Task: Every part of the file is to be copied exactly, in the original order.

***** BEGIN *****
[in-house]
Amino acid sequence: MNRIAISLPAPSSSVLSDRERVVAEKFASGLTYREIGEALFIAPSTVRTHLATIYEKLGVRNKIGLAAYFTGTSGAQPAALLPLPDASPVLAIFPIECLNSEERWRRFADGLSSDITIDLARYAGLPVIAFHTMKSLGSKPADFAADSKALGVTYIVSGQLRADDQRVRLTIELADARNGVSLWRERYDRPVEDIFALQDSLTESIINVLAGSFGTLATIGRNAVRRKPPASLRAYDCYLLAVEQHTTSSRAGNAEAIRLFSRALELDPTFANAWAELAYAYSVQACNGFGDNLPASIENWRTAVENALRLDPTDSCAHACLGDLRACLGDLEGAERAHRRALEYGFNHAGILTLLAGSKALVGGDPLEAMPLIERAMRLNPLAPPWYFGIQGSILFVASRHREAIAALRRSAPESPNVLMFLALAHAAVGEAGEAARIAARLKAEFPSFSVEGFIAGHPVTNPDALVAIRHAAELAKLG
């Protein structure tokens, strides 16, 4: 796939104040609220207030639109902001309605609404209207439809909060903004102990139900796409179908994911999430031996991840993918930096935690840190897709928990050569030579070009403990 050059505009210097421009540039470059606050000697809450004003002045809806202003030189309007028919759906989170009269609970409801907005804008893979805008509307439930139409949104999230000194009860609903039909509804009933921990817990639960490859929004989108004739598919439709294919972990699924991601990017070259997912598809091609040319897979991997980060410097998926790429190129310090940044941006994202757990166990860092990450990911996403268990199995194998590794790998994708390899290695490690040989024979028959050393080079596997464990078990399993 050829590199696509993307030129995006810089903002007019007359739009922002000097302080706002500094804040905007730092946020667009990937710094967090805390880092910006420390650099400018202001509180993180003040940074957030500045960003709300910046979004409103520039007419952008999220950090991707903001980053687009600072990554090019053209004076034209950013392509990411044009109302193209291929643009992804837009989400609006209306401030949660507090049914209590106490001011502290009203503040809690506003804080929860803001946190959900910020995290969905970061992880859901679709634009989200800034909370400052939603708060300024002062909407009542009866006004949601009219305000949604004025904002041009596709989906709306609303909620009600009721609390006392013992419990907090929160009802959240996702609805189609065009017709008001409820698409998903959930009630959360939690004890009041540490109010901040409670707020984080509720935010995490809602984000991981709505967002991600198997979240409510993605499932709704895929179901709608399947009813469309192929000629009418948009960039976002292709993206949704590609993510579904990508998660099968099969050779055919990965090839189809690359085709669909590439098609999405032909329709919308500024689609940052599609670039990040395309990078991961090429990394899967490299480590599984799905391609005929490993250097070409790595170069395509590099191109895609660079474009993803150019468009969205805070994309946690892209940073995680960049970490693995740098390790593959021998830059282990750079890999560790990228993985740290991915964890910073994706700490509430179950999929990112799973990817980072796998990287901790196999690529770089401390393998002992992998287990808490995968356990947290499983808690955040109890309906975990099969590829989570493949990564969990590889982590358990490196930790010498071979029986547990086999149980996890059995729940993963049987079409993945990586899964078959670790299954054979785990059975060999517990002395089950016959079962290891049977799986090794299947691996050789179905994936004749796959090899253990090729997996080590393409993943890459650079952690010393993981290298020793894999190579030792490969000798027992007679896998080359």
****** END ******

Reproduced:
[in-house]
Amino acid sequence: MNRIAISLPAPSSSVLSDRERVVAEKFASGLTYREIGEALFIAPSTVRTHLATIYEKLGVRNKIGLAAYFTGTSGAQPAALLPLPDASPVLAIFPIECLNSEERWRRFADGLSSDITIDLARYAGLPVIAFHTMKSLGSKPADFAADSKALGVTYIVSGQLRADDQRVRLTIELADARNGVSLWRERYDRPVEDIFALQDSLTESIINVLAGSFGTLATIGRNAVRRKPPASLRAYDCYLLAVEQHTTSSRAGNAEAIRLFSRALELDPTFANAWAELAYAYSVQACNGFGDNLPASIENWRTAVENALRLDPTDSCAHACLGDLRACLGDLEGAERAHRRALEYGFNHAGILTLLAGSKALVGGDPLEAMPLIERAMRLNPLAPPWYFGIQGSILFVASRHREAIAALRRSAPESPNVLMFLALAHAAVGEAGEAARIAARLKAEFPSFSVEGFIAGHPVTNPDALVAIRHAAELAKLG
């Protein structure tokens, strides 16, 4: 796939104040609220207030639109902001309605609404209207439809909060903004102990139900796409179908994911999430031996991840993918930096935690840190897709928990050569030579070009403990 050059505009210097421009540039470059606050000697809450004003002045809806202003030189309007028919759906989170009269609970409801907005804008893979805008509307439930139409949104999230000194009860609903039909509804009933921990817990639960490859929004989108004739598919439709294919972990699924991601990017070259997912598809091609040319897979991997980060410097998926790429190129310090940044941006994202757990166990860092990450990911996403268990199995194998590794790998994708390899290695490690040989024979028959050393080079596997464990078990399993 050829590199696509993307030129995006810089903002007019007359739009922002000097302080706002500094804040905007730092946020667009990937710094967090805390880092910006420390650099400018202001509180993180003040940074957030500045960003709300910046979004409103520039007419952008999220950090991707903001980053687009600072990554090019053209004076034209950013392509990411044009109302193209291929643009992804837009989400609006209306401030949660507090049914209590106490001011502290009203503040809690506003804080929860803001946190959900910020995290969905970061992880859901679709634009989200800034909370400052939603708060300024002062909407009542009866006004949601009219305000949604004025904002041009596709989906709306609303909620009600009721609390006392013992419990907090929160009802959240996702609805189609065009017709008001409820698409998903959930009630959360939690004890009041540490109010901040409670707020984080509720935010995490809602984000991981709505967002991600198997979240409510993605499932709704895929179901709608399947009813469309192929000629009418948009960039976002292709993206949704590609993510579904990508998660099968099969050779055919990965090839189809690359085709669909590439098609999405032909329709919308500024689609940052599609670039990040395309990078991961090429990394899967490299480590599984799905391609005929490993250097070409790595170069395509590099191109895609660079474009993803150019468009969205805070994309946690892209940073995680960049970490693995740098390790593959021998830059282990750079890999560790990228993985740290991915964890910073994706700490509430179950999929990112799973990817980072796998990287901790196999690529770089401390393998002992992998287990808490995968356990947290499983808690955040109890309906975990099969590829989570493949990564969990590889982590358990490196930790010498071979029986547990086999149980996890059995729940993963049987079409993945990586899964078959670790299954054979785990059975060999517990002395089950016959079962290891049977799986090794299947691996050789179905994936004749796959090899253990090729997996080590393409993943890459650079952690010393993981290298020793894999190579030792490969000798027992007679896998080359």